Kuntibhoja (कुन्तिभोज) is a name mentioned in the Mahābhārata (cf. II.28.6, II.31.12, VI.46.45) and represents one of the many proper names used for people and places. Note: The Mahābhārata (mentioning Kuntibhoja) is a Sanskrit epic poem consisting of 100,000 ślokas (metrical verses) and is over 2000 years old.

Purana book cover
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The Purana (पुराण, purāṇas) refers to Sanskrit literature preserving ancient India’s vast cultural history, including historical legends, religious ceremonies, various arts and sciences. The eighteen mahapuranas total over 400,000 shlokas (metrical couplets) and date to at least several centuries BCE.

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Kavya (poetry)

[«previous (K) next»] — Kuntibhoja in Kavya glossary
Source: Wisdom Library: Kathāsaritsāgara

Kuntibhoja (कुन्तिभोज) is the name of a king, who order his daughter Kuntī to attend upon a hermit named Durvāsas, according to the Kathāsaritsāgara, chapter 16. The story was told to Padmāvatī by her mother, in order to show her that “gods and hermits remain in the houses of good people for the sake of deluding them”.

The Kathāsaritsāgara (‘ocean of streams of story’), mentioning Kuntibhoja, is a famous Sanskrit epic story revolving around prince Naravāhanadatta and his quest to become the emperor of the vidyādharas (celestial beings). The work is said to have been an adaptation of Guṇāḍhya’s Bṛhatkathā consisting of 100,000 verses, which in turn is part of a larger work containing 700,000 verses.

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Kavya (काव्य, kavya) refers to Sanskrit poetry, a popular ancient Indian tradition of literature. There have been many Sanskrit poets over the ages, hailing from ancient India and beyond. This topic includes mahakavya, or ‘epic poetry’ and natya, or ‘dramatic poetry’.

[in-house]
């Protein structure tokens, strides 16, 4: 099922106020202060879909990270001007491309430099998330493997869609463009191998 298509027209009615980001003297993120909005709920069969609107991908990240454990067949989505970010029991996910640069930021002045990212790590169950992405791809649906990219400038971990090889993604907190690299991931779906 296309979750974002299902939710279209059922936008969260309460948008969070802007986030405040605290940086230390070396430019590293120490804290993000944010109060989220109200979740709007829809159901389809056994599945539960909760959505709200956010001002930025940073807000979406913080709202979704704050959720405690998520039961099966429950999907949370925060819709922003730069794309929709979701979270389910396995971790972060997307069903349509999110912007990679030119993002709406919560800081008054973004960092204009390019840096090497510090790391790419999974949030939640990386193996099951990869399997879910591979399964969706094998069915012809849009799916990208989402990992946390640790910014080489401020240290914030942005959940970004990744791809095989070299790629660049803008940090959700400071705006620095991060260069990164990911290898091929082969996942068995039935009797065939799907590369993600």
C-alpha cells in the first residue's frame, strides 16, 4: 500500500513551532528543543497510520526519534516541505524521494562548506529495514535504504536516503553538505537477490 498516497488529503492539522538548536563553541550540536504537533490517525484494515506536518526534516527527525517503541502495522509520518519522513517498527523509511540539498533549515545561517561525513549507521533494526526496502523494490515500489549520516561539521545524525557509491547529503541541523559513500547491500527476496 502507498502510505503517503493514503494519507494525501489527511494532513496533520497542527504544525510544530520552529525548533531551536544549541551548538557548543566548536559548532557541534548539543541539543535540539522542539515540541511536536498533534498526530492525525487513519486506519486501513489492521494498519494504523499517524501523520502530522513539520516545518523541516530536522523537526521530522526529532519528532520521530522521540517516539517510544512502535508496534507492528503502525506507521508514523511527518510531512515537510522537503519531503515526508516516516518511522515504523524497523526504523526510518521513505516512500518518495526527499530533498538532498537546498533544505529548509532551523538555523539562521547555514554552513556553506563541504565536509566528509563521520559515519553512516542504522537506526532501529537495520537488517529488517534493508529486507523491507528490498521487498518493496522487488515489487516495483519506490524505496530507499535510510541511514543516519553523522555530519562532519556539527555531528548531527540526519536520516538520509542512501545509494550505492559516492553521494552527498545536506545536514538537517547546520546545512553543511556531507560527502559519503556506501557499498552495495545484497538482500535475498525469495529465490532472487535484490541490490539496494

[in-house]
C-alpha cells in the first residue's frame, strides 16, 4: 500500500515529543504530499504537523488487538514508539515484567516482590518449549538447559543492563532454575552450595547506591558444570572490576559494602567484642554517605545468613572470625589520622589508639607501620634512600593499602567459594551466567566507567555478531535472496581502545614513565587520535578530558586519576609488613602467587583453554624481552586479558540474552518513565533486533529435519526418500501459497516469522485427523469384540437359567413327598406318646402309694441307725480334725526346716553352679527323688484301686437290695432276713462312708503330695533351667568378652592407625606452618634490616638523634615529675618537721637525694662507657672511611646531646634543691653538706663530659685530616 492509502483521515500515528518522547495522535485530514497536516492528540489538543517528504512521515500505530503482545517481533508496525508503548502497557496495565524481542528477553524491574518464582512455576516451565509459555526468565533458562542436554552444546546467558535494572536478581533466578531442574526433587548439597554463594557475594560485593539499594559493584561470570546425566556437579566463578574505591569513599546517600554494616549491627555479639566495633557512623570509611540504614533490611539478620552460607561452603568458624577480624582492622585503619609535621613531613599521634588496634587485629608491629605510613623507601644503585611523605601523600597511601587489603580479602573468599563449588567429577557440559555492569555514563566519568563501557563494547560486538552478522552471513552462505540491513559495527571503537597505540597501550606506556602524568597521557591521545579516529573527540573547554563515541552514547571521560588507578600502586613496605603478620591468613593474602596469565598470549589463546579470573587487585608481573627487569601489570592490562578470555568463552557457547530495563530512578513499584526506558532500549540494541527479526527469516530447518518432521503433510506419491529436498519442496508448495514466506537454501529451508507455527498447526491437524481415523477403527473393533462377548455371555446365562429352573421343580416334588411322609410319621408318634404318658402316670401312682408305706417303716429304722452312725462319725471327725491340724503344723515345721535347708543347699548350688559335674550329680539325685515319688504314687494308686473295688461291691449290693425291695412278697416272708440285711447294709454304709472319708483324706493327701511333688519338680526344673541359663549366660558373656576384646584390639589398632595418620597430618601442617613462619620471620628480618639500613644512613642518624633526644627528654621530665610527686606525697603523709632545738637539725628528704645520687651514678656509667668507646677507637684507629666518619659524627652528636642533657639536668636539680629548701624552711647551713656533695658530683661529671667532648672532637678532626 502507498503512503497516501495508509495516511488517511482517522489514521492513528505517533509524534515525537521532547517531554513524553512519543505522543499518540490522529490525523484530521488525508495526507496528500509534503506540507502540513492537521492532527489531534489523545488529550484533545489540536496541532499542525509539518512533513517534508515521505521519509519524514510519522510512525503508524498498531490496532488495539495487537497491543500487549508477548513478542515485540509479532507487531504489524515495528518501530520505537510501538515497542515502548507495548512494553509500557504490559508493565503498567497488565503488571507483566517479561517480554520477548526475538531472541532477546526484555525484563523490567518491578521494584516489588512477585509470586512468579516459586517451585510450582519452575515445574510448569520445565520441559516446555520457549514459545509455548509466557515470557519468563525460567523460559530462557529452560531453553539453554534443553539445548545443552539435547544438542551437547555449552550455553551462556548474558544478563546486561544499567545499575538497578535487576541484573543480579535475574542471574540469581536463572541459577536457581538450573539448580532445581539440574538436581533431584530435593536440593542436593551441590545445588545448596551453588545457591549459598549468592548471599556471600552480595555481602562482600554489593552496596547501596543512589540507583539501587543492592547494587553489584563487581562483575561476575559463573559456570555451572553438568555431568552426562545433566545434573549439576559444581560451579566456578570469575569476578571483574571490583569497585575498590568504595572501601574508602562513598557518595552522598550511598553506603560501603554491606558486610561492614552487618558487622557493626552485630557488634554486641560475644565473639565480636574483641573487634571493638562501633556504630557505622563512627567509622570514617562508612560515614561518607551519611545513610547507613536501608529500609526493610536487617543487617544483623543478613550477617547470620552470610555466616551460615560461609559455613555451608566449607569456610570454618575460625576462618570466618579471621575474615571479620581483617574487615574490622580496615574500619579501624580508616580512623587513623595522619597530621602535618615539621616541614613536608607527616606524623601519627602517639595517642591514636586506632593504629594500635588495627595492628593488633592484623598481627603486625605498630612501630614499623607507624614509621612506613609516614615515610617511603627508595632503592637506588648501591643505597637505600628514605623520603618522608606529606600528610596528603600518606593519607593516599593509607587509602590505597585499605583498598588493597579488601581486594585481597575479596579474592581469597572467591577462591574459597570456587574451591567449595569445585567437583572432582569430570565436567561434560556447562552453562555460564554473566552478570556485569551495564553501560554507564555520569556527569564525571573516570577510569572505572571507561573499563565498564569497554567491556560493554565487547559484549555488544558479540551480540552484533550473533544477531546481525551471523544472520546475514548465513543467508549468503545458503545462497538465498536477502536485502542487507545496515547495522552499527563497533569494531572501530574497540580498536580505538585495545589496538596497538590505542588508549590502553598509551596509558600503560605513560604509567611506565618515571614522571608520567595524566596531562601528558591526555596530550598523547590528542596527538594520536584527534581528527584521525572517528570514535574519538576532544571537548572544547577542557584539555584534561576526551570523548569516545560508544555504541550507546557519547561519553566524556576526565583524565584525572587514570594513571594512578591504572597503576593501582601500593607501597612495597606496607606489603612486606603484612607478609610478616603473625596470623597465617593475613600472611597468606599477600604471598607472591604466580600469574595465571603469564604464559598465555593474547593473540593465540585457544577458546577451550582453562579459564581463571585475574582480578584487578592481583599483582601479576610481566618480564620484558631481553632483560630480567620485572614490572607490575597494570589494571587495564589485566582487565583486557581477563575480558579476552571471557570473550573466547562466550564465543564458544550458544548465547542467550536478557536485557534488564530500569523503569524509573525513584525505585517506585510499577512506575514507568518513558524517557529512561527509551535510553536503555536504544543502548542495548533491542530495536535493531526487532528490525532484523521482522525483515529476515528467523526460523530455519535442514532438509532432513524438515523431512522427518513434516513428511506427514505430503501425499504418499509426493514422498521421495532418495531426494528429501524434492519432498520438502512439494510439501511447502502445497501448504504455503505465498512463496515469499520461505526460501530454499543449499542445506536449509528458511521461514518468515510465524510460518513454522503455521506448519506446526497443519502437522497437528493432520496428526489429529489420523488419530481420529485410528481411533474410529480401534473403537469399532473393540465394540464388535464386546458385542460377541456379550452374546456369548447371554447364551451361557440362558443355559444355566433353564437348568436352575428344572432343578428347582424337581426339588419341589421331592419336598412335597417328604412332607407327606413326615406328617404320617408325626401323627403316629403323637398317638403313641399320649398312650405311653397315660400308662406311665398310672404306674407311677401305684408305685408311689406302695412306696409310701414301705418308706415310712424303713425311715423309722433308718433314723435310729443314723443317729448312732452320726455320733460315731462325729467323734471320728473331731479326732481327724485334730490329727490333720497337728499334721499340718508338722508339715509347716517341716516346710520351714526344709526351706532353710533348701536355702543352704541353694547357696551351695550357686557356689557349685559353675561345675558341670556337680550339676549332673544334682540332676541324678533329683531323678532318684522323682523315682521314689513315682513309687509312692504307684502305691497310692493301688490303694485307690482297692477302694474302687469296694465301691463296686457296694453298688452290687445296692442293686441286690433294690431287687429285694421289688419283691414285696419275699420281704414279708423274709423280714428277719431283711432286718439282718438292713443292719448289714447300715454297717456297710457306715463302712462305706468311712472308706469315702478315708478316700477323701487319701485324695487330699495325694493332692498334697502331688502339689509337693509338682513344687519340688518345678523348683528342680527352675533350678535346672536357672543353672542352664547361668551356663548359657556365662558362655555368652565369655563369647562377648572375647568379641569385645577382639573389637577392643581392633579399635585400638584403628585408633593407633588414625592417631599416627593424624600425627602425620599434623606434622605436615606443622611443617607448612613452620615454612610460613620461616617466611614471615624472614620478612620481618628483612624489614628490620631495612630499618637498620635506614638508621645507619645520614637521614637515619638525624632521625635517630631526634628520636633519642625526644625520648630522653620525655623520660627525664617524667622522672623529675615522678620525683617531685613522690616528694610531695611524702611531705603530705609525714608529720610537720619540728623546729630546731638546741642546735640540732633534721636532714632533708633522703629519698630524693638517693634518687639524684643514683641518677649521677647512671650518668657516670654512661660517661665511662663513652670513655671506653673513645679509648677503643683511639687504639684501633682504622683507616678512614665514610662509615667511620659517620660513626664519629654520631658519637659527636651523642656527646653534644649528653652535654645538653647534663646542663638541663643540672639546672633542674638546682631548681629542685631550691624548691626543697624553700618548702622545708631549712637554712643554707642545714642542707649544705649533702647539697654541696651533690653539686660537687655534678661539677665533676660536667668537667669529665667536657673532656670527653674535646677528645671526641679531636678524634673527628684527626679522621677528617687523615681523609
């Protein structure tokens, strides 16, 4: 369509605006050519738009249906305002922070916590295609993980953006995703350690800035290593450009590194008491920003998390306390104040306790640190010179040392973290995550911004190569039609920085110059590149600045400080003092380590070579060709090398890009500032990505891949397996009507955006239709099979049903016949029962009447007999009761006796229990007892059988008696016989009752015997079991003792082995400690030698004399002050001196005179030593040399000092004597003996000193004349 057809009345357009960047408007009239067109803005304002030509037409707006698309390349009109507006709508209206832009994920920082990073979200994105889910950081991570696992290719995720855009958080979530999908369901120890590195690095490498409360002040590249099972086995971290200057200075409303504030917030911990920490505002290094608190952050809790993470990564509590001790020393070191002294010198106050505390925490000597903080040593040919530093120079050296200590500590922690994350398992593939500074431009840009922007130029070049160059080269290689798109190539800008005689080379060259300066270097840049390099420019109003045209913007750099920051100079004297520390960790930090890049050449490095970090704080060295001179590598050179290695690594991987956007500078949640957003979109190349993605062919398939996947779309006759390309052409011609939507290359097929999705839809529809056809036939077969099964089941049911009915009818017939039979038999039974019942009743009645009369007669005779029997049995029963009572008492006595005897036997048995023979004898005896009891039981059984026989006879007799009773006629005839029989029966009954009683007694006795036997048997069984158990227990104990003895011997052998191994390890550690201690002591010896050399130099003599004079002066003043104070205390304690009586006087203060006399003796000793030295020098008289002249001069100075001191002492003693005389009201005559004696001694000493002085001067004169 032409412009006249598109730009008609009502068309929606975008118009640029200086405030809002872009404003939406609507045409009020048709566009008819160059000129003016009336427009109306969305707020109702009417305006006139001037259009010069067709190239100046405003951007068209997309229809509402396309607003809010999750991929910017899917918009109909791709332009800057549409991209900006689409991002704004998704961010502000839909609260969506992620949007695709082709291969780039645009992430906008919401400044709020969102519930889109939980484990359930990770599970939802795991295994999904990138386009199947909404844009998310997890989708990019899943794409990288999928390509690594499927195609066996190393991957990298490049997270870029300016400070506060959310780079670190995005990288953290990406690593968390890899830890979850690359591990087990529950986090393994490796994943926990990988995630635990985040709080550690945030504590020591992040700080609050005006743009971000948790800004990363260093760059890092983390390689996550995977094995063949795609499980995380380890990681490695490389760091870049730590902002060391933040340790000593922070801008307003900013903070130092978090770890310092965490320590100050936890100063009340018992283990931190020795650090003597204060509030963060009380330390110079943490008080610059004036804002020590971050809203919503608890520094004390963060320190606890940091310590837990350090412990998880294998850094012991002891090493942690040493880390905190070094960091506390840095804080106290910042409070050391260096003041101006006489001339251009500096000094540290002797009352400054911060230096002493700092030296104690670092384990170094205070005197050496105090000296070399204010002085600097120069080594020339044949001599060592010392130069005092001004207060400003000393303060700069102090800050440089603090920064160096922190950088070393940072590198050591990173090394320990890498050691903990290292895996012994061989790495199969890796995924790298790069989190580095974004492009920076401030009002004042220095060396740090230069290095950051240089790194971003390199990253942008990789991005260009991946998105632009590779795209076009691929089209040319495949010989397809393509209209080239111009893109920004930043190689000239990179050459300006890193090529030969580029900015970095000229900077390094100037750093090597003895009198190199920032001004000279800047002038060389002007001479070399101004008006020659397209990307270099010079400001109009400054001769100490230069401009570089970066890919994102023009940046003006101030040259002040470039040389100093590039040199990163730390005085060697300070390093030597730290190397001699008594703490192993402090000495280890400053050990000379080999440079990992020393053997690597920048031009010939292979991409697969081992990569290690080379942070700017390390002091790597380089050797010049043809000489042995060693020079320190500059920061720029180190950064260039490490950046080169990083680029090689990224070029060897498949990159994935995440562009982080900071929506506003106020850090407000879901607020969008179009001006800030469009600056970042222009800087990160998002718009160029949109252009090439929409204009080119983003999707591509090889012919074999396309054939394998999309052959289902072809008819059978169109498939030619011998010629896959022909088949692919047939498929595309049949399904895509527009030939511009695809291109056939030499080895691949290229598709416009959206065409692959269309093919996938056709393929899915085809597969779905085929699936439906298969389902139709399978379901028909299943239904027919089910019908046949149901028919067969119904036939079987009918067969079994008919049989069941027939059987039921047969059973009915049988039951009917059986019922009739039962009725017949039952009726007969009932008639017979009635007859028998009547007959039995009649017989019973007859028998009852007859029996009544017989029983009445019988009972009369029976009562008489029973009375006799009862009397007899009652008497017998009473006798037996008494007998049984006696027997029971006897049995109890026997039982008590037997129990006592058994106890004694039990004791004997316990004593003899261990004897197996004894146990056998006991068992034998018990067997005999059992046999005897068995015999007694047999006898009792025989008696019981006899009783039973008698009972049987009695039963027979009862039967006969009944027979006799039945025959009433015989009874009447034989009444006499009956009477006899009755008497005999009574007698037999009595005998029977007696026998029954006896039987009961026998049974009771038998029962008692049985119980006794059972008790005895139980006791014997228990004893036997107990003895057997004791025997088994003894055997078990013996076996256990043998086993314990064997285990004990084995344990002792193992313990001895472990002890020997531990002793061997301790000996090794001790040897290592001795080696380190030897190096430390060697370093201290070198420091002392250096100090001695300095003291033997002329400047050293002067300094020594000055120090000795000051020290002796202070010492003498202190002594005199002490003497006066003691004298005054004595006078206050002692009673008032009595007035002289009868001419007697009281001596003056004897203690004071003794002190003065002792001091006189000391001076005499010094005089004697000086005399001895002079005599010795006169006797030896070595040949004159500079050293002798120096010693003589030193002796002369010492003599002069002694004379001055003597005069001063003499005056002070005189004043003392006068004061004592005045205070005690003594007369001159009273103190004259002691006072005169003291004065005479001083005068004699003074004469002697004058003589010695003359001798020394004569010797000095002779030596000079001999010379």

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Languages of India and abroad

Sanskrit-English dictionary

[«previous (K) next»] — Kuntibhoja in Sanskrit glossary
Source: DDSA: The practical Sanskrit-English dictionary

Kuntibhoja (कुन्तिभोज).—Name of a Yādava prince, king of the Kunties, who being childless, adopted Kuntī. पुरुजित् कुन्तिभोजश्च (purujit kuntibhojaśca) Bg.1.5.

Derivable forms: kuntibhojaḥ (कुन्तिभोजः).

Kuntibhoja is a Sanskrit compound consisting of the terms kunti and bhoja (भोज).

Source: Cologne Digital Sanskrit Dictionaries: Monier-Williams Sanskrit-English Dictionary

1) Kuntibhoja (कुन्तिभोज):—[=kunti-bhoja] [from kunti] m. Name of a Yādava prince (king of the Kuntis, who adopted Kuntī), [Mahābhārata; Harivaṃśa] etc.

2) [v.s. ...] m. [plural] Name of a people, [Varāha-mihira’s Bṛhat-saṃhitā x, 15.]

3) Kuntībhoja (कुन्तीभोज):—[=kuntī-bhoja] [from kuntī > kunti] a wrong spelling for kunti-bh q.v., [Mahābhārata iii, 17067.]

context information

Sanskrit, also spelled संस्कृतम् (saṃskṛtam), is an ancient language of India commonly seen as the grandmother of the Indo-European language family. Closely allied with Prakrit and Pali, Sanskrit is more exhaustive in both grammar and terms and has the most extensive collection of literature in the world, greatly surpassing its sister-languages Greek and Latin.